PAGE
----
TSA warns operators to be vigilant against Russian cyberattacks

As concerns about Russians hacking critical American infrastructure escalate, motorcoach operators are feeling the pressure to be vigilant about their cybersecurity precautions.

What began in late January with a warning from U.S. Secretary of Homeland Security Alejandro Mayorkas has only increased with Russia’s attacks on Ukraine.

Last week, President Joe Biden emphasized previous warnings he had issued, describing the possible Russian response as part of Moscow’s “playbook.” He added that the warnings are based on evolving intelligence that the Russian government is exploring options for potential cyberattacks.

“You have the power, the capacity and the responsibility to strengthen the cybersecurity and resilience of the critical services and technologies on which Americans rely,” Biden said during a March 21 news conference. “We need everyone to do their part to meet one of the defining threats of our time — your vigilance and urgency today can prevent or mitigate attacks tomorrow.”

First directive to bus operators

The tensions mark the first time the Transportation Security Administration (TSA) has issued a security directive to over-the-road bus or intercity bus companies, according to David Cooper, TSA Industry Engagement Manager.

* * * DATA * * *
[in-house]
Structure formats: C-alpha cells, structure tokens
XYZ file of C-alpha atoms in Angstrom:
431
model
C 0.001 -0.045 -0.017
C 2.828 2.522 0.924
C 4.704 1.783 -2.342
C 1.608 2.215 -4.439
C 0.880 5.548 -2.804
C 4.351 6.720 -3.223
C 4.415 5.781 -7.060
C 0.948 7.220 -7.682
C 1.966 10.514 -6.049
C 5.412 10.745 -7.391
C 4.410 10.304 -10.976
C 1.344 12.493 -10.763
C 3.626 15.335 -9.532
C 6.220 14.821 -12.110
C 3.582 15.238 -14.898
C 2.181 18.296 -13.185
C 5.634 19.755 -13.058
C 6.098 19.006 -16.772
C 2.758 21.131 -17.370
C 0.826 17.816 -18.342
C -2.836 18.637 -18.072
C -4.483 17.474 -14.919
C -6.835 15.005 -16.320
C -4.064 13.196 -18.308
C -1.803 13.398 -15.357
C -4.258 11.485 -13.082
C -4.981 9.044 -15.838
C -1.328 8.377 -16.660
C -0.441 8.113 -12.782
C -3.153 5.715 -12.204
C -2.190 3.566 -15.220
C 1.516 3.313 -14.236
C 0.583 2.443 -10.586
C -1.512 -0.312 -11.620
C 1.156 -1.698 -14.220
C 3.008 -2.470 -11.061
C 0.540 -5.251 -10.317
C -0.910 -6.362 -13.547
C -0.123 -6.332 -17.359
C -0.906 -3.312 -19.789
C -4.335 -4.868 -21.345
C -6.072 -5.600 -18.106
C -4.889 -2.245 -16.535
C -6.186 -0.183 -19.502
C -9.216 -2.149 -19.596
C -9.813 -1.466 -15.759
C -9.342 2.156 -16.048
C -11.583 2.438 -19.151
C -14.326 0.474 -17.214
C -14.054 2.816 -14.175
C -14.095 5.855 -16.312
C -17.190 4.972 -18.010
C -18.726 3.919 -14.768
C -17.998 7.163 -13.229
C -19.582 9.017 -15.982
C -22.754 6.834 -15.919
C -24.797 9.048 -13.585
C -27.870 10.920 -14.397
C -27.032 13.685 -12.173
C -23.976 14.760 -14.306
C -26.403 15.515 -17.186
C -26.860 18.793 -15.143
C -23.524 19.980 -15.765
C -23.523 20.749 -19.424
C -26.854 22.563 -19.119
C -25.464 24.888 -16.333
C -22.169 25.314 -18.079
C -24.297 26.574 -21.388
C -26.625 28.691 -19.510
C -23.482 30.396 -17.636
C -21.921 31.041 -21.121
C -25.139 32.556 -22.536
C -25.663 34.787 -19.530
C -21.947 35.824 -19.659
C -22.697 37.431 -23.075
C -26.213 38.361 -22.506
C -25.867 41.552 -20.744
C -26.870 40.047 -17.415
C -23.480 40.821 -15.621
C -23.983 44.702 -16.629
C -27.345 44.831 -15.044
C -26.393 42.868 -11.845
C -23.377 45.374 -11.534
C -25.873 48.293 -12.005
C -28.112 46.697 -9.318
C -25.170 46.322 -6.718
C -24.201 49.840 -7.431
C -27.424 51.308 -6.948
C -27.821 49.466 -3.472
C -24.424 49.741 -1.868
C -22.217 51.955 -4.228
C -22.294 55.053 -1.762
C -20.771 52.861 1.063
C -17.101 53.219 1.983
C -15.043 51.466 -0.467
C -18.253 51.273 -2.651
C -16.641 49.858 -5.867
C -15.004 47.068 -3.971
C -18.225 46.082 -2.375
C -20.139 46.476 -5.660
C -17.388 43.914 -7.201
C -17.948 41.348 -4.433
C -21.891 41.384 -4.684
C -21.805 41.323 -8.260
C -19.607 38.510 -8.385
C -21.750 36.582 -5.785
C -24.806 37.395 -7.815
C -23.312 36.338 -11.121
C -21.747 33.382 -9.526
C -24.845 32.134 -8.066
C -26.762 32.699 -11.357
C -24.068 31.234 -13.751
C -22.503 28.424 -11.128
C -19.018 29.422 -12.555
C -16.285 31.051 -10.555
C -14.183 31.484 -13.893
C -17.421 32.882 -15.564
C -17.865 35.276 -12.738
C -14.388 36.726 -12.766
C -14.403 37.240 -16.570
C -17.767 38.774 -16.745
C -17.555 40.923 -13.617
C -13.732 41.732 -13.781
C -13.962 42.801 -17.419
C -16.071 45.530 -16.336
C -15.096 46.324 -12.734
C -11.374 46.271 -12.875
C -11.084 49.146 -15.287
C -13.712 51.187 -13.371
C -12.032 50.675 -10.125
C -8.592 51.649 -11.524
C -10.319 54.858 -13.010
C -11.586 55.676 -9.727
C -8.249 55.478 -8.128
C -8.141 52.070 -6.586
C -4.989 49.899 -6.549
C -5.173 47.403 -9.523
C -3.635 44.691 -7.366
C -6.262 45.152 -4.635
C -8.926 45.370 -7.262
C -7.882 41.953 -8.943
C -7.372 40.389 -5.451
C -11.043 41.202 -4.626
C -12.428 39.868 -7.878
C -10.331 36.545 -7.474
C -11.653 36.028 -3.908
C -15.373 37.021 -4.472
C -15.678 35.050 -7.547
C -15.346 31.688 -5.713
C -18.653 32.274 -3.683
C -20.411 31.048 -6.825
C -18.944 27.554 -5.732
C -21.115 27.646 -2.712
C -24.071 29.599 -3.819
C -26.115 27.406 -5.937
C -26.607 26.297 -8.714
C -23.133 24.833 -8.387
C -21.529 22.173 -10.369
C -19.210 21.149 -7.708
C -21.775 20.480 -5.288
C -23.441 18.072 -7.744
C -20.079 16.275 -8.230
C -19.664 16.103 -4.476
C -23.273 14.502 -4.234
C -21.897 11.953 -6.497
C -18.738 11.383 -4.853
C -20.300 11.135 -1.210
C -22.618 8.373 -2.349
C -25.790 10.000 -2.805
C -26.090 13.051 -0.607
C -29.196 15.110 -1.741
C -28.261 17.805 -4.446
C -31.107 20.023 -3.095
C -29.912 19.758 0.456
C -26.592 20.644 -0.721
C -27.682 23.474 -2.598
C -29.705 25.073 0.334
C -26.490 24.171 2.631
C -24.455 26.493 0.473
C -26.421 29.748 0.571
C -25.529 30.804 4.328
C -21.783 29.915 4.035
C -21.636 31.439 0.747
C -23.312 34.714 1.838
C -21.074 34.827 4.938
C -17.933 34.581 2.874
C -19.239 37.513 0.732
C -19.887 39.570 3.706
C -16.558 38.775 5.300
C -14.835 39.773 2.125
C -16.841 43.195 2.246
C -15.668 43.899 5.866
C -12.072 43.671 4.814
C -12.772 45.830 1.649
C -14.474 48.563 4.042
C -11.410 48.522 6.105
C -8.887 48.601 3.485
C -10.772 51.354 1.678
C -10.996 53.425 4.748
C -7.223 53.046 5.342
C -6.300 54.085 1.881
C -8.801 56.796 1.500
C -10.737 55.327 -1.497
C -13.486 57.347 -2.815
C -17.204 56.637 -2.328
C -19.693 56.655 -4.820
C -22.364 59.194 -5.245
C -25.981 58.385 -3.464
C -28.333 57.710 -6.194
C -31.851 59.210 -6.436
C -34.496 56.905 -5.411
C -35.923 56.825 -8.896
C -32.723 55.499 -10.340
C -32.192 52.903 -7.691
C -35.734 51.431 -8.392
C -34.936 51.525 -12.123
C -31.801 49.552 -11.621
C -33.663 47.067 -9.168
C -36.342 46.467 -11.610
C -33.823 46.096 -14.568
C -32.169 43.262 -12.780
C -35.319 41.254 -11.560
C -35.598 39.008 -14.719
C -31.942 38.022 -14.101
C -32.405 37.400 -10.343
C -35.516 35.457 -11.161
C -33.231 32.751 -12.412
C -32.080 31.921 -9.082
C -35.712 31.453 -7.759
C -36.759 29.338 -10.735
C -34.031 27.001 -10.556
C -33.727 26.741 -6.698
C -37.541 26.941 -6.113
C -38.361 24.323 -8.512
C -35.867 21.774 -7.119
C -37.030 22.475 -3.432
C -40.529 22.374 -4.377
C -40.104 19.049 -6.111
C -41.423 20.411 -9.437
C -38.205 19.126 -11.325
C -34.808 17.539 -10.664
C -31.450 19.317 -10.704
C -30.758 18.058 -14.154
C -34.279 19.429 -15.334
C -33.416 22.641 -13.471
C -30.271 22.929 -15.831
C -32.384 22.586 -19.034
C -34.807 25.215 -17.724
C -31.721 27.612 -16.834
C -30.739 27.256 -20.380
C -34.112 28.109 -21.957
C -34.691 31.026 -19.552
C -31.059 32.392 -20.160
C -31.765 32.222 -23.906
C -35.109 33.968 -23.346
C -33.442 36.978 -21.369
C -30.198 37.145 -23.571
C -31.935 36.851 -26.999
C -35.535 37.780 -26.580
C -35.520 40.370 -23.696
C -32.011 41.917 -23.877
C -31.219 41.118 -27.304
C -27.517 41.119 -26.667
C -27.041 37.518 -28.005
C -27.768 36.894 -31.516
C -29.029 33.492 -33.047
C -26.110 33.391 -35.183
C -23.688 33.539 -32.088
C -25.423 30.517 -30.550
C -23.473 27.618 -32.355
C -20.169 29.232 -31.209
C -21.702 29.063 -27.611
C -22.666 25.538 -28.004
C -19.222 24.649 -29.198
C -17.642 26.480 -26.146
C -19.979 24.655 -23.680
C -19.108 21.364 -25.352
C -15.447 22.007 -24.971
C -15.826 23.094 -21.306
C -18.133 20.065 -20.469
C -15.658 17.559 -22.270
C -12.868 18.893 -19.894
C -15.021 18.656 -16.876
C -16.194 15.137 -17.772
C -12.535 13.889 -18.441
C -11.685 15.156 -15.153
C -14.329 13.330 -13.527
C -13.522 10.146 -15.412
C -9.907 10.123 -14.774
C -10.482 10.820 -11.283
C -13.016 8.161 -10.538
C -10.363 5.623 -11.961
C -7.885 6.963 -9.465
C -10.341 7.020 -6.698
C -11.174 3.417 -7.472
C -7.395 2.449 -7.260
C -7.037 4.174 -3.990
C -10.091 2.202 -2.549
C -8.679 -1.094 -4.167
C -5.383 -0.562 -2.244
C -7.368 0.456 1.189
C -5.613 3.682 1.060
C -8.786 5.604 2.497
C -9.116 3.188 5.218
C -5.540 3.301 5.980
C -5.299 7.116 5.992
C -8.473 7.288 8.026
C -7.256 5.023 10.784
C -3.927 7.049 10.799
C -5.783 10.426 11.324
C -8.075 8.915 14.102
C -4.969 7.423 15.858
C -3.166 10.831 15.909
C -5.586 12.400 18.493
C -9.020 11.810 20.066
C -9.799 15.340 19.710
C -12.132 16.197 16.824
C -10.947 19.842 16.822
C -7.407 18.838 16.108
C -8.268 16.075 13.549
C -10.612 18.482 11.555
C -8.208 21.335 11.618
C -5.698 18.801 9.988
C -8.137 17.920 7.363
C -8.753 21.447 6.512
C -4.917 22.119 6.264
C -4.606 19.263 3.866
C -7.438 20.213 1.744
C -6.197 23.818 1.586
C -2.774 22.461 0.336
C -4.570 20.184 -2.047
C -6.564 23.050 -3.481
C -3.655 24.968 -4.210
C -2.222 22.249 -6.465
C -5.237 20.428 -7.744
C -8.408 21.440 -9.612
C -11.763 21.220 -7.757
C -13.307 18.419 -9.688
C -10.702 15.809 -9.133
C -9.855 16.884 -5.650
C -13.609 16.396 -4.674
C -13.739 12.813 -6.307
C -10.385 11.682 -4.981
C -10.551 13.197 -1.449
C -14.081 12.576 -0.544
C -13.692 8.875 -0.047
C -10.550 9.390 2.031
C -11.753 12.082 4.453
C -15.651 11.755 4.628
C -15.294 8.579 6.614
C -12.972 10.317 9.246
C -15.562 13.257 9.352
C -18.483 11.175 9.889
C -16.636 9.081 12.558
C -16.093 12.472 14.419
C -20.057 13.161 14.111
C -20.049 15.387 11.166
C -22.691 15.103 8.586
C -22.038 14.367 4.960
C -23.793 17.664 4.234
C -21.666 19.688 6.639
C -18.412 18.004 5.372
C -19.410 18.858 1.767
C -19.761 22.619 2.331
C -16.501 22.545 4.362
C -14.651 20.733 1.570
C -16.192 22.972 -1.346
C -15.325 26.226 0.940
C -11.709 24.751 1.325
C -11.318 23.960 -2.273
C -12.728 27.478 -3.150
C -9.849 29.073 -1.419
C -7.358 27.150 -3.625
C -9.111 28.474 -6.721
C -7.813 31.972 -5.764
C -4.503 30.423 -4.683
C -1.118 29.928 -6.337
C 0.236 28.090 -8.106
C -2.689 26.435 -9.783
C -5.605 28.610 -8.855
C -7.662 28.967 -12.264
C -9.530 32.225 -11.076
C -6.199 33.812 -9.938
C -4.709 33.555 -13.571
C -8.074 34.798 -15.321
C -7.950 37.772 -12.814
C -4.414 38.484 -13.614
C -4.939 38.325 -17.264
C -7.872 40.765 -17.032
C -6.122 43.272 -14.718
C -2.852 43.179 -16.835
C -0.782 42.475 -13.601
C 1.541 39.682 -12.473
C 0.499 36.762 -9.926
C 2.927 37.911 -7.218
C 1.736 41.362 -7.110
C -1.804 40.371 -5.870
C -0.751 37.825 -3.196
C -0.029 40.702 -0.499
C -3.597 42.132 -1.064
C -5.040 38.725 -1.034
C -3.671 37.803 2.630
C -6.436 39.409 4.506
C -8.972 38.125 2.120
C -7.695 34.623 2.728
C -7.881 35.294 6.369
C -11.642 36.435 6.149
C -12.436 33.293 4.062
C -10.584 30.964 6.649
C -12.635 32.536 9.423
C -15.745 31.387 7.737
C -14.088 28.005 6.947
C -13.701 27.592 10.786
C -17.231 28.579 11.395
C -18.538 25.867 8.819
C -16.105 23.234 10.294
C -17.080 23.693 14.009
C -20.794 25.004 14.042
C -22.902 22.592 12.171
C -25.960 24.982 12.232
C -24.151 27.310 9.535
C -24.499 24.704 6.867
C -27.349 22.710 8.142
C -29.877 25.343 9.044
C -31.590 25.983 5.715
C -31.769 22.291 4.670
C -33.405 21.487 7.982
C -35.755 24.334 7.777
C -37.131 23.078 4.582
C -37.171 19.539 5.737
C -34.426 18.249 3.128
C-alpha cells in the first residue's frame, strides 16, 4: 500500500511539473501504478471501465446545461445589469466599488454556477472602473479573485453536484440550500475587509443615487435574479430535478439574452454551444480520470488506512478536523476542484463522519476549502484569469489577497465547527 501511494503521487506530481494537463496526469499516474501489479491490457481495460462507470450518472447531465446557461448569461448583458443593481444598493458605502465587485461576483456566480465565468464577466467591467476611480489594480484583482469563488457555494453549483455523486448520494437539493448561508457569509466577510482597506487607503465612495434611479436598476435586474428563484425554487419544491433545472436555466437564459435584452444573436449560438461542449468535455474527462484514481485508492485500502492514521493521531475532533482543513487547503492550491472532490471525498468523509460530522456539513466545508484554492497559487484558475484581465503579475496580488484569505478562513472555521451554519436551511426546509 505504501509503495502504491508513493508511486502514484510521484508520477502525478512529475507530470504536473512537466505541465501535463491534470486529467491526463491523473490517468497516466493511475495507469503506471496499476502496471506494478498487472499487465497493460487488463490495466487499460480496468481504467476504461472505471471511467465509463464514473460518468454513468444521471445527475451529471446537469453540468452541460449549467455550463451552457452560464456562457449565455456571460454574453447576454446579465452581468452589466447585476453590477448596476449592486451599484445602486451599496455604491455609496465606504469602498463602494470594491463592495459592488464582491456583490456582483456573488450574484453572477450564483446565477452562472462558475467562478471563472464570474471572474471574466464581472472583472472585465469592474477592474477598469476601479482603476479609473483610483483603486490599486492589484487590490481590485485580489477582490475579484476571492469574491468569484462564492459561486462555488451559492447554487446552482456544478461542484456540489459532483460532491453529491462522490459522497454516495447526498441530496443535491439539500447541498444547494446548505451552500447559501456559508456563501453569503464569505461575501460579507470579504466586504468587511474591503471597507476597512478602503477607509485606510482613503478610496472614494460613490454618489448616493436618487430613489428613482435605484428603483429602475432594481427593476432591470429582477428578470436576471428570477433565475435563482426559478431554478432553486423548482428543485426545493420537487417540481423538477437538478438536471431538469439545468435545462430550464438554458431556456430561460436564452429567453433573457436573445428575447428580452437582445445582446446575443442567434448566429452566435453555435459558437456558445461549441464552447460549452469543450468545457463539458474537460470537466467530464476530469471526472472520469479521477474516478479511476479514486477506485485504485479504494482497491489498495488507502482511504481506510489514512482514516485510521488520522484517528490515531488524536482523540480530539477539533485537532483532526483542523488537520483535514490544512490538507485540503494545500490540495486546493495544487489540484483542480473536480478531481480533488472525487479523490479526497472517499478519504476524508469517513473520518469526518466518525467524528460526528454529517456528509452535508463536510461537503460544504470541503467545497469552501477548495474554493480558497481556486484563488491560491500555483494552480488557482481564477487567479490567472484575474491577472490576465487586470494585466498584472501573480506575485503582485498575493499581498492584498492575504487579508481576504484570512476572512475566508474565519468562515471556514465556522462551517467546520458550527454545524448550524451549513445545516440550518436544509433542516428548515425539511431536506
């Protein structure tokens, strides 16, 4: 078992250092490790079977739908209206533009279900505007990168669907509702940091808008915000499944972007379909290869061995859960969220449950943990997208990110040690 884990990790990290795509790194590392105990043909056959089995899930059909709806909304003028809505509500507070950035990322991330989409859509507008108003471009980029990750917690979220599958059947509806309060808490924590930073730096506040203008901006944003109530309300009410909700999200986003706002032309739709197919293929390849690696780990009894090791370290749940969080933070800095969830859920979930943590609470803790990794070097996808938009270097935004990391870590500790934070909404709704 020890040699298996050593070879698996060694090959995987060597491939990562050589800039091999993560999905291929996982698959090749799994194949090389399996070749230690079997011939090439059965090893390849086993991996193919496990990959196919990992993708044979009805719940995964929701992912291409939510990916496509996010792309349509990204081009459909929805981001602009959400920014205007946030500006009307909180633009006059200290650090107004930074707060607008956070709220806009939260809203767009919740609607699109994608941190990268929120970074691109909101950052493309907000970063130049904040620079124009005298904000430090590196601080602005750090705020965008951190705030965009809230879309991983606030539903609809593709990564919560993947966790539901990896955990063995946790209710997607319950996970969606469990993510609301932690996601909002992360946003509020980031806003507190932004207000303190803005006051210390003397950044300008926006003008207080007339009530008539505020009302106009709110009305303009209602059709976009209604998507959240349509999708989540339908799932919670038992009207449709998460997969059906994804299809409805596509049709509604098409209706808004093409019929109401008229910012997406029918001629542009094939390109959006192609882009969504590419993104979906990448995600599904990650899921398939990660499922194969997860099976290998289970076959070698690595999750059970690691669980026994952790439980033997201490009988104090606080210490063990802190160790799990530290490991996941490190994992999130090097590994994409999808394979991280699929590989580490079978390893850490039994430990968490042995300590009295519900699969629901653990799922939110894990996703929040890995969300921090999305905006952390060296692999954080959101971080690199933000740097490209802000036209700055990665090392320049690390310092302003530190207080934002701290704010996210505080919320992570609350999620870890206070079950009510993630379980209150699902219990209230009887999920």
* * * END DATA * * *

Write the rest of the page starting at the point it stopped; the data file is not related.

“I’ve been there since almost the beginning, and we’ve never issued a security directive on the surface side, other than after the 2004 Madrid train bombing, where we issued a security directive on the mass transit passenger rail side. So this is new,” Cooper said during a presentation at the United Motorcoach Association (UMA) Town Hall on Feb. 17. 

TSA representatives have been meeting with operators to discuss steps to protect their business infrastructure. 

TSA on ‘high alert’

In February, Ken Presley, Vice President of Legislative & Regulatory Affairs & Industry Relations/COO, was one of the hundreds of transportation leaders who took part took in a town hall led by the TSA and the Cybersecurity and Infrastructure Security Agency (CISA).

“TSA is on high alert now due to concerns about possible cyberattacks or direct attacks on transportation networks. They urged the industry to continue to be vigilant with respect to both individual motorcoach security as well as company computer networks,” Presley said. 

TSA has issued Information Circular Surface Transportation-2022-02 to enhance surface transportation cybersecurity, which includes companies providing transportation by an over-the-road bus. 

To see guidance for all organizations, operators should refer to the “Shields Up” program on CISA.gov-shieldsup for tools and reporting information. 


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